Failure to Yield
Motorists have a responsibility to yield to other vehicles, pedestrians and bicyclists with the right-of-way. In some cases, drivers need to yield to certain types of vehicles, no matter who has the right-of-way. Failure to yield occurs when a driver fails to slow down or come to a complete stop for another motorist or a pedestrian when they have a legal responsibility to do so.
If you have been issued a citation for failure to yield, it’s considered a noncriminal traffic infraction. You can receive anywhere from 3 to 4 points on your license (which will be suspended after 12 points), that’s on top of potentially being ordered to attend traffic safety school.
At The Ansara Law firm, our Fort Lauderdale traffic ticket lawyers understand there are a number of viable defenses for failure to yield, though each will depend on the circumstances of your case. It’s often worth it to fight a ticket – rather than simply pay it – because even if you don’t get it dismissed (which we often can help with), we can often help you walk away with fewer fines and other penalties. A citation for failure to yield – even if you caused no injury – can result in a fine of up to $500. With an attorney, you may pay a legal fee, but you often walk away paying less than you would have had the fine been imposed and better odds of a clean driving record.
That clean slate is important for several reasons, including:
- Employment purposes (especially if you drive for work);
- Fewer points on your license, which reduces your odds of suspension (not only now, but if you are ever stopped and cited again);
- Avoiding higher insurance rates.
If you have questions about the costs and benefits of hiring an attorney to help you fight your South Florida traffic ticket, we can help.What is Failure to Yield?
If you are cited for failure to yield in Fort Lauderdale, you have most likely been accused of one of the following violations of Florida’s uniform traffic code:
- F.S. 316.075(1) – Failure to yield to a pedestrian in a crosswalk.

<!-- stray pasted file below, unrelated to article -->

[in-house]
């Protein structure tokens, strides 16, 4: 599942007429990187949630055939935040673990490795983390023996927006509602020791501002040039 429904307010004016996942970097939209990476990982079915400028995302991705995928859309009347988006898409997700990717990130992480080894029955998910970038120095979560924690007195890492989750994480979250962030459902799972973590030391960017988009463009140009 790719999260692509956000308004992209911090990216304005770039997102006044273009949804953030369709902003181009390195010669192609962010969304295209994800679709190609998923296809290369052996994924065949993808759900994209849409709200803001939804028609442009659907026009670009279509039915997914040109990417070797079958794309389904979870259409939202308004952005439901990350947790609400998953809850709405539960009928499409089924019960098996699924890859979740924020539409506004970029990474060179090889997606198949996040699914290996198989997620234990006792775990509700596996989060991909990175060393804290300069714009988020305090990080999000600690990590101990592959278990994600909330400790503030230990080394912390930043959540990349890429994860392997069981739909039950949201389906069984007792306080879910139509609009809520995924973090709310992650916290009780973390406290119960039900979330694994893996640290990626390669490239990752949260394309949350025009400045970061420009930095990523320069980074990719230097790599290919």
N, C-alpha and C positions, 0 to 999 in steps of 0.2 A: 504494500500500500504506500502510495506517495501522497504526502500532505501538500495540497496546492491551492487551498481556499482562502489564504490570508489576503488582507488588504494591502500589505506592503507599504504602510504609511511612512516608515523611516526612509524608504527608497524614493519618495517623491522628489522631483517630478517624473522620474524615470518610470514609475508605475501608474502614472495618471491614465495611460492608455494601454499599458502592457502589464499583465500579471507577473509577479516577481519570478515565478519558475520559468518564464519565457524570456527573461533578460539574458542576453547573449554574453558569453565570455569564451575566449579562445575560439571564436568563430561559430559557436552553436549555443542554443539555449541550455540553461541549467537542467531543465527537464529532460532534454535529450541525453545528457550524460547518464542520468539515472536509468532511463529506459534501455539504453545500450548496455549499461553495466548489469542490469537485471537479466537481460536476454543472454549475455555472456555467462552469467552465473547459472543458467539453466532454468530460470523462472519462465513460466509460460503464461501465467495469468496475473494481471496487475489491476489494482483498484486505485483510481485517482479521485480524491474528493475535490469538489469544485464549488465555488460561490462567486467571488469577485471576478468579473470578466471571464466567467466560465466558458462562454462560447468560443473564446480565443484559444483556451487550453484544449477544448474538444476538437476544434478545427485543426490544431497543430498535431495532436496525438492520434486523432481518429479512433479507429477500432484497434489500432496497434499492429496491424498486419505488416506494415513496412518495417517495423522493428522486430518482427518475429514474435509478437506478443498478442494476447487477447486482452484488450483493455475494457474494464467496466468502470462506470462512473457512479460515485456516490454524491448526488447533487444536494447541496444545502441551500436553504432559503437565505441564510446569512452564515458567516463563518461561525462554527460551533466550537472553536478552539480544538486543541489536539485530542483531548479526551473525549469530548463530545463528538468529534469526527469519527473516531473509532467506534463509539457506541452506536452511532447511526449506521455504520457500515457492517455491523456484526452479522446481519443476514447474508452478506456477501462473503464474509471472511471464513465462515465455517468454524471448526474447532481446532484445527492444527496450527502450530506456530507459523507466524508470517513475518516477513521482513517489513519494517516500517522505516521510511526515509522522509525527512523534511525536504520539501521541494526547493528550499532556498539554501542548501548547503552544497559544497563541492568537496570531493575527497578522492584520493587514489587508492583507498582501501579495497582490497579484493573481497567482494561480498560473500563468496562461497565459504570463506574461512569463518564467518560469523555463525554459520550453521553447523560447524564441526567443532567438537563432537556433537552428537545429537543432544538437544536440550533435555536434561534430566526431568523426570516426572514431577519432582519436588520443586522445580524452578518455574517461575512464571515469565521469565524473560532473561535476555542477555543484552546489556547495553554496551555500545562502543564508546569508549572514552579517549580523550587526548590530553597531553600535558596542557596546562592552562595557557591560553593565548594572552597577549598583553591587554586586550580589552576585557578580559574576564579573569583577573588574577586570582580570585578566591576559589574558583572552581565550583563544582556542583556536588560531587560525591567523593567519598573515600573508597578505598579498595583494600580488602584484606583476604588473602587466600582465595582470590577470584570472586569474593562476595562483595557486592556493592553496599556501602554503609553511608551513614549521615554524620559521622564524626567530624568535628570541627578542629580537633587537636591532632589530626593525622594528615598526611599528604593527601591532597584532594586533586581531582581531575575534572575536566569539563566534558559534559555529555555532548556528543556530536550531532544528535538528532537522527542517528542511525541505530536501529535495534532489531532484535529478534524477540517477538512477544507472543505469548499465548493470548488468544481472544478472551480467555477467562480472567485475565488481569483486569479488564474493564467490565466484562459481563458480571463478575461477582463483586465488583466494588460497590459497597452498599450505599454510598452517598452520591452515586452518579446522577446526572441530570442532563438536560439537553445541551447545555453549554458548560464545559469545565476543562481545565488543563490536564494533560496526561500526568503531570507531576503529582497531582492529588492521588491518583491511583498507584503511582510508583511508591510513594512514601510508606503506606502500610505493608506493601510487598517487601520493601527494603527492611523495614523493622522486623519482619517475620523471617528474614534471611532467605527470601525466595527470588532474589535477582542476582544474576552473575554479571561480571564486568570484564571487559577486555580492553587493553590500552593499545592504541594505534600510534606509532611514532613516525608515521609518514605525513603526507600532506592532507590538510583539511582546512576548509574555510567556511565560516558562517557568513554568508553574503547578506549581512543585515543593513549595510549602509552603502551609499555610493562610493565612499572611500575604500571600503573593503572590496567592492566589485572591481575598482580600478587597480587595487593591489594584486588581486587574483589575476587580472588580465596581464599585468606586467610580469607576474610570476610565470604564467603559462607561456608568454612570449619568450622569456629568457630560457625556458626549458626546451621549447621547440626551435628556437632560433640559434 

- F.S. 316.124 – Failure to yield to a vehicle with the right of way to a vehicle entering an intersection with stop signs or yield signs.
- F.S. 316.122 – Failure of a driver turning left at an intersection or into an alley, private road or driveway to yield to vehicles coming the opposite direction or vehicles that are lawfully passing on the left.
- F.S. 316.121 – Failure of vehicles approaching the intersection from different highways to yield to the first-arriving motorist, or else (if they arrive at the same time) the driver of the vehicle on the left failing to yield the right of way to the vehicle on the right.
- F.S. 316.0815 – Failure of a driver to yield the right of way to a publicly-owned transit bus traveling in the same direction which has indicated via signal the intention to re-enter traffic (this provision doesn’t relieve bus drivers of the duty to use reasonable care).
- F.S. 316.079 – Failure to yield the right of way to a pedestrian worker and/ or flagperson who are working to maintain or construct the roadway on a highway, so long as the driver had adequate notice (via warning signals) that such workers would be present.
It should be noted that you can be cited for these offenses even if you didn’t realize you had an obligation to yield. Ignorance of the law will not be allowed as a defense. The good news, though, is you may have numerous defenses that will be effective in your case.Defenses to Failure to Yield
Florida Uniform Traffic Citations revealed that in a single recent year, law enforcement in the state issued more than 78,000 tickets for failure to yield. Of those, more than 17,000 were dismissed. Many others were reduced.
Each of the aforementioned statutes has very specific requirements. The burden of proof is on the government, and if any one of those requirements is not met, the case is likely to be dismissed.
Other common defenses for failure to yield include:
- Poor visibility of the lines on the road;
- The driver of the other vehicle did not have the right of way;
- The other driver was recklessly operating their vehicle;
- The traffic sign or signal was poorly visible/ not operational.
We may also question the conclusions of the reporting officer. Understand that while the conclusions of the officer are not considered a piece of evidence – not the ultimate decision on the outcome of your case. Further, the officer’s observations and conclusions may be largely subjective. Courts do tend to give weight to the testimony of law enforcement, but that doesn’t mean it’s considered infallible.
Finally, if the police officer in question fails to show up to court, the case is likely to be dismissed because without the officer’s testimony, the citation/ police report is considered hearsay. It’s certainly not a defense you can count on, but it does happen occasionally.
Our traffic ticket attorneys in Broward County can help you consider the best argument to present.
If you wish to fight a Fort Lauderdale traffic ticket, call The Ansara Law Firm today for your free initial consultation at (954) 761-4011.